45. Boris Pessin continues as President of the Evreisky Soviet (Jewish Council). We met with him at the Soviet’s welfare offices, which are located in a theater building, on a Sunday morning. The premises were bustling with activity as Sunday is one of the five days each week when individuals can register for assistance (for themselves or for relatives). Volunteers manned eight tables, one for each of eight districts in the city. Curators for the various districts were eager to show us their records, which included applications, records of home visits, summaries of services requested and rendered, information on next of kin, etc. Assistance is given only after two inspectors visit the prospective client at home on separate occasions to evaluate need and make recommendations.

Clients over 60 years of age are assigned to one of three categories. The largest category is that of individuals living alone and without support of local relatives; approximately 70 percent receive four food parcels each year, 20 to 25 percent receive six food parcels, and the remaining five to ten percent receive two food parcels annually. A second category includes survivors of concentration camps, and the third consists of eight gentiles who helped Jews during World War II.

Individuals under 60 years of age may qualify for assistance if they are victims of the Chernobyl disaster, suffering from cancer, or invalid children. While we were in the office, a distraught single mother of three children between the ages of four and 14 approached the welfare service for funds to purchase medicine and nutritious food for the youngest child. The four-year old girl was ill with pneumonia. A paraprofessional social worker at the welfare service was familiar with the case and verified the need for cash assistance; she added that the four-member family lived in deplorable conditions in one room, and that infections were quickly transferred from one child to another. Touched by her plea but somewhat uncertain regarding the mother’s ability to purchase and dispense the appropriate medicine and food, we entrusted funds to a welfare supervisor to manage the acquisition and administration of necessary medication and nutrition.

The supervisor requested that the woman write out a receipt, describing the condition of her child and acknowledging the gift of funds for her care.

The welfare service of the Jewish Council employs a nurse, but no physicians. When a physician’s care is necessary, patients are referred to physicians at Shaarei Hesed.

Boris Pessin said that his organization provides some assistance to a local nursing home in which some residents are Jews. Few nursing homes in the post-Soviet successor states enjoy a good reputation. Underfunded and generally neglected, such facilities are disdained by all but the very desperate. Mr. Pessin said that many of the elderly Jews in such homes were all but forced into them. Younger members of their families, with whom they had shared an apartment, would sell the apartment prior to making aliyah. If the older person was unable or unwilling to go to Israel, a public nursing home might be the only available residence.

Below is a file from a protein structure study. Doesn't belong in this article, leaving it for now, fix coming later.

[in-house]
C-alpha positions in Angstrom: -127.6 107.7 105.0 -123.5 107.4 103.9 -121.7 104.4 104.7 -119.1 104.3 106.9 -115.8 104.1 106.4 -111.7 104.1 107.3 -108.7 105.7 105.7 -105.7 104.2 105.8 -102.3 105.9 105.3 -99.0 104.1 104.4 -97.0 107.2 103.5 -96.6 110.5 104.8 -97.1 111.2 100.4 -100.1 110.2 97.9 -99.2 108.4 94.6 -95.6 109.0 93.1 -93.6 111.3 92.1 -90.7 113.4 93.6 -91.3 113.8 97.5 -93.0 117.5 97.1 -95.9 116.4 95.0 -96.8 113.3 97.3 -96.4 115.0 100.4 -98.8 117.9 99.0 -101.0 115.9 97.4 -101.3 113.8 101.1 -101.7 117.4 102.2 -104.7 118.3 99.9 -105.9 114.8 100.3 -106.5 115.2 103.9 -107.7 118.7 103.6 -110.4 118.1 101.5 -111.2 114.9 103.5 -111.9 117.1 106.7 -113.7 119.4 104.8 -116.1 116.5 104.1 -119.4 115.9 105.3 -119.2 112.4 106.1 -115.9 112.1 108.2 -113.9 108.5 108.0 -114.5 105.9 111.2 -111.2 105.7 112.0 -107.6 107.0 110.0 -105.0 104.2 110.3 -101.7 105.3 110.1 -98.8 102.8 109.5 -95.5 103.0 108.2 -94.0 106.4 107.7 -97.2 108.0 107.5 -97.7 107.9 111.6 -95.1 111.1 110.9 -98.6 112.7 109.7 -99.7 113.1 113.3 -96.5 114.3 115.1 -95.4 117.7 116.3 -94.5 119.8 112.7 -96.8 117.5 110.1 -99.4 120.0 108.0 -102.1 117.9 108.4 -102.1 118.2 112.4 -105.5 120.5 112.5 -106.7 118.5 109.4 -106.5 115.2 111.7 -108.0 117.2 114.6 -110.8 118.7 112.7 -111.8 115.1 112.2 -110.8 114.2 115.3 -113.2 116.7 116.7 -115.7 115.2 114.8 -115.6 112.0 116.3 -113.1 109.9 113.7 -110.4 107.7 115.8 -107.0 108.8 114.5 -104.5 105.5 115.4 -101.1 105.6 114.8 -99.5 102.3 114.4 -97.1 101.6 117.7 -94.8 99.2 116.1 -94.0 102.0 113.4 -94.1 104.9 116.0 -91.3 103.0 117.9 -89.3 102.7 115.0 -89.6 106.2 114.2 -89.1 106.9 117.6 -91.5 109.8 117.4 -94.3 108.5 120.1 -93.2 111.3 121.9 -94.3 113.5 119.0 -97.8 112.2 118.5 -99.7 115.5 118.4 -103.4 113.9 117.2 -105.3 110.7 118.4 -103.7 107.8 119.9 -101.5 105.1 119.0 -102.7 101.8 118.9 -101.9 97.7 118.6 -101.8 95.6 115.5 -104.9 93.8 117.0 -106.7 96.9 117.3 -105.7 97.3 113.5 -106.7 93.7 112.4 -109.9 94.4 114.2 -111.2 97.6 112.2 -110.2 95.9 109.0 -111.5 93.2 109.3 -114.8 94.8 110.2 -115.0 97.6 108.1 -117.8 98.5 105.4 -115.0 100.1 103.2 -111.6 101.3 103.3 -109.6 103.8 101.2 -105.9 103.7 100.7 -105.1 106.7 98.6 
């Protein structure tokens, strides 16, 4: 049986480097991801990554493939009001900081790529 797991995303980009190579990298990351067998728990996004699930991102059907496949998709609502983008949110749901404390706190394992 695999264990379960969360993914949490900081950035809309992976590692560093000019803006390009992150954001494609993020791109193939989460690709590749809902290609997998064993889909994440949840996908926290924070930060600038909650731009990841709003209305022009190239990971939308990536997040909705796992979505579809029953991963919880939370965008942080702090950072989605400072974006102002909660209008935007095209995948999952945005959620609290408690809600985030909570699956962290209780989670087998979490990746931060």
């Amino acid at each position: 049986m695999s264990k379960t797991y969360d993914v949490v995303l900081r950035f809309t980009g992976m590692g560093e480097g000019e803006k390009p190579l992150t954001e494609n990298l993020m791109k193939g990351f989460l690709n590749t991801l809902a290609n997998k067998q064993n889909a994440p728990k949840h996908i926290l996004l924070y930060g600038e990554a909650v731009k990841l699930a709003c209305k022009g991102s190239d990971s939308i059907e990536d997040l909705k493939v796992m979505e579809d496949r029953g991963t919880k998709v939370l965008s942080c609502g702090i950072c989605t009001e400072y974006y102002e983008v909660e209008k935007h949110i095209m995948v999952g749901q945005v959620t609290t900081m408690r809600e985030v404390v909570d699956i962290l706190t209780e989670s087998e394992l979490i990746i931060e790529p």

The Jewish Soviet has a small library and distributes copies of Russian-language Jewish newspapers. It also provides free hairdressing on Mondays for both men and women. Another operation is a legal aid bureau.

We also met with Boris Pint, the director of the Jewish Soviet dating service. Mr. Pint said that the service was free of charge and enrolled 1,000 members, 200 from Dnipropetrovsk and 800 from other cities, including Dnipropetrovsk immigrants in Israel, the United States, and Germany. The service advertised in Jewish newspapers and in other Jewish media. In the nine years of its existence, it had facilitated 35 marriages; unfortunately, three of these marriages have ended in divorce.

46. Israel Rashal, the director of Sochnut (the Jewish Agency) in Dnipropetrovsk, previously worked for Sochnut in Donetsk, a major industrial city to the east of Dnipropetrovsk. Budgetary constraints have forced Sochnut to withdraw its Israeli shaliach (emissary) from Donetsk. Based in Dnipropetrovsk, Mr. Rashal now serves both cities as well as a number of additional Jewish population centers in east central Ukraine, such as Kirovograd and Zaporozhe. He visits the Donetsk office for three or four days every month. A local Jew manages Sochnut operations there on a daily basis.

Mr. Rashal said that between 120,000 and 150,000 Jews and their families reside in the east central region of Ukraine covered by the Sochnut Dnipropetrovsk office. Reflecting severe local economic distress, aliyah from this area is very high. Although aliyah usually decreases in January and February, figures remained high during these months in 1997. However, it is likely that aliyah will decrease by about 10 percent every year beginning in 1998 because current heavy emigration is depleting the aliyah pool.

34. See pages 53-54 for a report about Jewish street children in Odesa and page 61 for general observations about the issue.